- The Washington Times - Saturday, May 2, 2009

Tackling an issue sure to rouse sports fans, lawmakers on Capitol Hill pressed college football officials Friday to switch to a playoff, with one Texas Republican calling the current “Bowl Championship Series” as unworkable as communism and saying it should be labeled “BS,” not “BCS.”

John Swofford, the coordinator of the BCS, rejected the idea of a playoff, arguing it would threaten the existence of long-established bowl games such as the Rose Bowl and Orange Bowl.

Sponsorships and TV revenue that now go toward bowl games would instead be spent on playoff games, “meaning that it will be very difficult for any bowl, including the current BCS bowls … to survive,” Mr. Swofford said.

But Rep. Joe L. Barton of Texas, who has introduced legislation that would prevent the National Collegiate Athletic Association from labeling a game a national championship unless it is the outcome of a playoff system, said efforts to tinker with the BCS were bound to fail.

“It’s like communism,” he said at House Energy and Commerce subcommittee hearing. “You can’t fix it.”

Mr. Barton, the ranking Republican on the panel, quipped that the BCS should drop the “C” from its name because it doesn’t represent a true championship.

“Call it the ‘BS’ system,” he said to laughter.

Under the BCS, some college athletic conferences get automatic bids to participate while others do not. Conferences that get an automatic bid - the Atlantic Coast Conference (ACC), the Big East, the Big 12, the Big Ten, the Pac-10 and the Southeastern Conference - get about $18 million each, far more than schools not in the favored leagues. Mr. Swofford is also commissioner of the ACC.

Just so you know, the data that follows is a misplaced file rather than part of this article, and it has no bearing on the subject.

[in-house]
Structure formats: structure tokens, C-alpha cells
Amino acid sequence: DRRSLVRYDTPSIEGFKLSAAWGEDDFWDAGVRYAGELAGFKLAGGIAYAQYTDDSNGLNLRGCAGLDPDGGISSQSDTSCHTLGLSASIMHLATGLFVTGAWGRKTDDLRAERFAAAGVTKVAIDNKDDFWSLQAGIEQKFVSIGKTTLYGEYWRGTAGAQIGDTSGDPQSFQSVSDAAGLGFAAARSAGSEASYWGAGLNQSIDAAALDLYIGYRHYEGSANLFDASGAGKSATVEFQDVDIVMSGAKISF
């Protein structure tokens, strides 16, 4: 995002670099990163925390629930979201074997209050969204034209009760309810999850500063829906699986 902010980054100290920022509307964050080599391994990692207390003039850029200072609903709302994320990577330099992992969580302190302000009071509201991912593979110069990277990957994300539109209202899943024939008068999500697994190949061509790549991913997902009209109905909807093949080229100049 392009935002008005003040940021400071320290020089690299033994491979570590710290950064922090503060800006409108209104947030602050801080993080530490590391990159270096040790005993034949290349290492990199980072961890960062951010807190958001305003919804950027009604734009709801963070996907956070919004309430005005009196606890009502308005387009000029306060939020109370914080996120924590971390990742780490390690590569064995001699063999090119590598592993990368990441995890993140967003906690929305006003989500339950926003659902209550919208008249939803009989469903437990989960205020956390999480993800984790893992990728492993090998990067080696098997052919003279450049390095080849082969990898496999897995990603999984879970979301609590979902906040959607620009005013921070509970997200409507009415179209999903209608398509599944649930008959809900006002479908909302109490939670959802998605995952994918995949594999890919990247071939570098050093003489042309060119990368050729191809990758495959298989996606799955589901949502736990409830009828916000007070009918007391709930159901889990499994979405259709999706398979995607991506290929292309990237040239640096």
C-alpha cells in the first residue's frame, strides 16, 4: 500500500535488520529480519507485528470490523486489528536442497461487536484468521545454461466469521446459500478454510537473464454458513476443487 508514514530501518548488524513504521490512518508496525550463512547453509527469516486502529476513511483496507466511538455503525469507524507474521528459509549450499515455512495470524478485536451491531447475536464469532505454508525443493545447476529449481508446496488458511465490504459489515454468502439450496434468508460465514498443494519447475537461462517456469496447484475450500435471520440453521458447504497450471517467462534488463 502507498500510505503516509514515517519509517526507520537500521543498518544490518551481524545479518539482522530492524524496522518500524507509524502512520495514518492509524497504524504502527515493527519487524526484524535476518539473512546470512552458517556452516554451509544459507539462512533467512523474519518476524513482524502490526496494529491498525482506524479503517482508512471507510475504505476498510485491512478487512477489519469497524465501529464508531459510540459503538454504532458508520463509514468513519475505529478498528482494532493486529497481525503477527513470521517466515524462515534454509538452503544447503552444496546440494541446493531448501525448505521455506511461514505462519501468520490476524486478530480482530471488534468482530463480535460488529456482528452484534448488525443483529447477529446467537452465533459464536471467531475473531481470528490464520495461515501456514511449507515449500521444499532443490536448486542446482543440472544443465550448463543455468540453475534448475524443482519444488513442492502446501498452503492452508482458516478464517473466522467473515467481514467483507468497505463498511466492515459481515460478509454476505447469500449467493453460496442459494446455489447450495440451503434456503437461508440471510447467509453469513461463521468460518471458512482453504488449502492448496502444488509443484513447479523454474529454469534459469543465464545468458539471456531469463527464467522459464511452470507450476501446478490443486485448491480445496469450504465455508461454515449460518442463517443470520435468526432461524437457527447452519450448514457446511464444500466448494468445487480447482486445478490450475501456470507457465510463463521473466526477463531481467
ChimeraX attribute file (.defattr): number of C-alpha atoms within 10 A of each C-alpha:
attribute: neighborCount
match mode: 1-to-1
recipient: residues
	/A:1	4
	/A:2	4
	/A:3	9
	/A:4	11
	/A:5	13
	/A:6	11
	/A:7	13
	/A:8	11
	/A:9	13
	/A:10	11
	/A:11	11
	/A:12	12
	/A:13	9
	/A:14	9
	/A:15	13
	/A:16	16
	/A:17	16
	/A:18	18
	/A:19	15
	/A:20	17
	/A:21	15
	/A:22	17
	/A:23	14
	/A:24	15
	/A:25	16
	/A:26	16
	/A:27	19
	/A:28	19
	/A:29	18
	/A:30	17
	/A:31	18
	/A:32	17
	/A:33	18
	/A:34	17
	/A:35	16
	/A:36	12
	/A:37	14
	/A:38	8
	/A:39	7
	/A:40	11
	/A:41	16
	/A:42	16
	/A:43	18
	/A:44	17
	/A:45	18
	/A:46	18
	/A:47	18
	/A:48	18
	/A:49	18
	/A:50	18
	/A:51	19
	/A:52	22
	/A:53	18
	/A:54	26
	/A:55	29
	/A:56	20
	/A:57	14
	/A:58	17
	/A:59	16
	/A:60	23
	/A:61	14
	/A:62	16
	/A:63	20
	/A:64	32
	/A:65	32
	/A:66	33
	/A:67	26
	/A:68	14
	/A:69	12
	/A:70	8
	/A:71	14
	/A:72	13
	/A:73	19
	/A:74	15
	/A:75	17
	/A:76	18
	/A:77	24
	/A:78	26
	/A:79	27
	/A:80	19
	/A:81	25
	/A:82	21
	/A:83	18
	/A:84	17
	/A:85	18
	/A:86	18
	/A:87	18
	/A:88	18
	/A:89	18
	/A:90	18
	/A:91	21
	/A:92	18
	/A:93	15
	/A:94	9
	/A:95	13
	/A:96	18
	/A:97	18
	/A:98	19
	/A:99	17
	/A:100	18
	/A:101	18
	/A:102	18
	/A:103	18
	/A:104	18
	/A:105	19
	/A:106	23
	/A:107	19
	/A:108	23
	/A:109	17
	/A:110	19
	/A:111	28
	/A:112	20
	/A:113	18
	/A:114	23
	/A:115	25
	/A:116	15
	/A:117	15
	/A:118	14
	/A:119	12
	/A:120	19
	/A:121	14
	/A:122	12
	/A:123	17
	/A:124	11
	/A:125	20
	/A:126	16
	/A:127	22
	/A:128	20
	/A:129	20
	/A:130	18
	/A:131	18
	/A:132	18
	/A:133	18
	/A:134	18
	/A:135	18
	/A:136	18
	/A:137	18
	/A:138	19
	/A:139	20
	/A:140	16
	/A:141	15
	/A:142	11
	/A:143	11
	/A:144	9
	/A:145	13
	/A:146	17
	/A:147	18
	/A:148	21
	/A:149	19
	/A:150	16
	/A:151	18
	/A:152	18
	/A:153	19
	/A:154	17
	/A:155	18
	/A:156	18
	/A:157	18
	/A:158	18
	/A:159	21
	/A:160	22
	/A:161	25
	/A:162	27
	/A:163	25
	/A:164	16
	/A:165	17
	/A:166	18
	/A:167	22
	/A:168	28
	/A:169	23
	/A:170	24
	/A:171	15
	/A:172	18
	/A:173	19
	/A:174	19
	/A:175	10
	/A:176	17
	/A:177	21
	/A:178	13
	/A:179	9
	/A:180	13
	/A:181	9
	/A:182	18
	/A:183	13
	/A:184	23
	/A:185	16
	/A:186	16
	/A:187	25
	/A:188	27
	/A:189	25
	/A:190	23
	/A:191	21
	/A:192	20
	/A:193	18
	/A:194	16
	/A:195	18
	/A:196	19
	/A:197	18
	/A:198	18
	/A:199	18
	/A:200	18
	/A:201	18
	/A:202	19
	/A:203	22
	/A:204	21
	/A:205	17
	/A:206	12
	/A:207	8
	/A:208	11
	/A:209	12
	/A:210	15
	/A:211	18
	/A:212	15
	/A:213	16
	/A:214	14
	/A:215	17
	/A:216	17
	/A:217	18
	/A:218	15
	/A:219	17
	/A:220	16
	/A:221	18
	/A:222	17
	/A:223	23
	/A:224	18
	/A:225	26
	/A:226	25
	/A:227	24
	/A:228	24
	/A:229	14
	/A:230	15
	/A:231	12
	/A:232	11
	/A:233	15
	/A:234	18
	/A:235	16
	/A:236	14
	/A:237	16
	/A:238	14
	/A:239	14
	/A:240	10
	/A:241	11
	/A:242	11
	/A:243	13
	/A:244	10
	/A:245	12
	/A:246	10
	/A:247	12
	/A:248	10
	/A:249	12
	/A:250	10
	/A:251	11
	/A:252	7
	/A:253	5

“How is this fair?” asked subcommittee Chairman Rep. Bobby L. Rush, Illinois Democrat, who co-sponsored Mr. Barton’s bill. “How can we justify this system?”

Craig Thompson, commissioner of the Mountain West Conference (MWC), which does not get an automatic bid, called the money distribution system “grossly inequitable.”

The MWC has hired a Washington firm to lobby Congress for changes to the BCS, which currently features a championship game between the two top teams in the BCS standings, based on two polls and six computer ratings.

The MWC proposes, among others things, scrapping the BCS standings and creating a 12-member committee to pick which teams receive at-large bids, and to select and seed the eight teams chosen for the playoff. The BCS has previously discussed - and dismissed - the idea of a selection committee.

Gene Bleymaier, athletic director at Idaho’s Boise State University, noted that his school’s football team went undefeated several times, yet never got a chance to play for the national championship under the BCS.

“The BCS system not only restricts access but essentially precludes schools from playing in the national championship,” he said.

Asked by Mr. Rush whether Congress should intervene, Mr. Bleymaier responded, “The only way this is going to change is with help from the outside.”

The BCS has come under attack from several politicians. Last November, as president-elect, Barack Obama told “60 Minutes” he would prefer an eight-team playoff system.

“I don’t know any serious fan of college football who has disagreed with me on this,” he said. “So I’m going to throw my weight around a little bit.”

In the Senate, Utah Republican Orrin G. Hatch has put the BCS on the agenda for the Judiciary Committee’s antitrust subcommittee this year, and Utah’s attorney general, Mark Shurtleff, is investigating whether the BCS violates federal antitrust laws.

University of Utah fans were incensed when the school was bypassed for the national championship despite going undefeated in the regular season. This year’s title game pitted top-ranked Florida (12-1) against No. 2 Oklahoma (12-1); Florida won 24-14.

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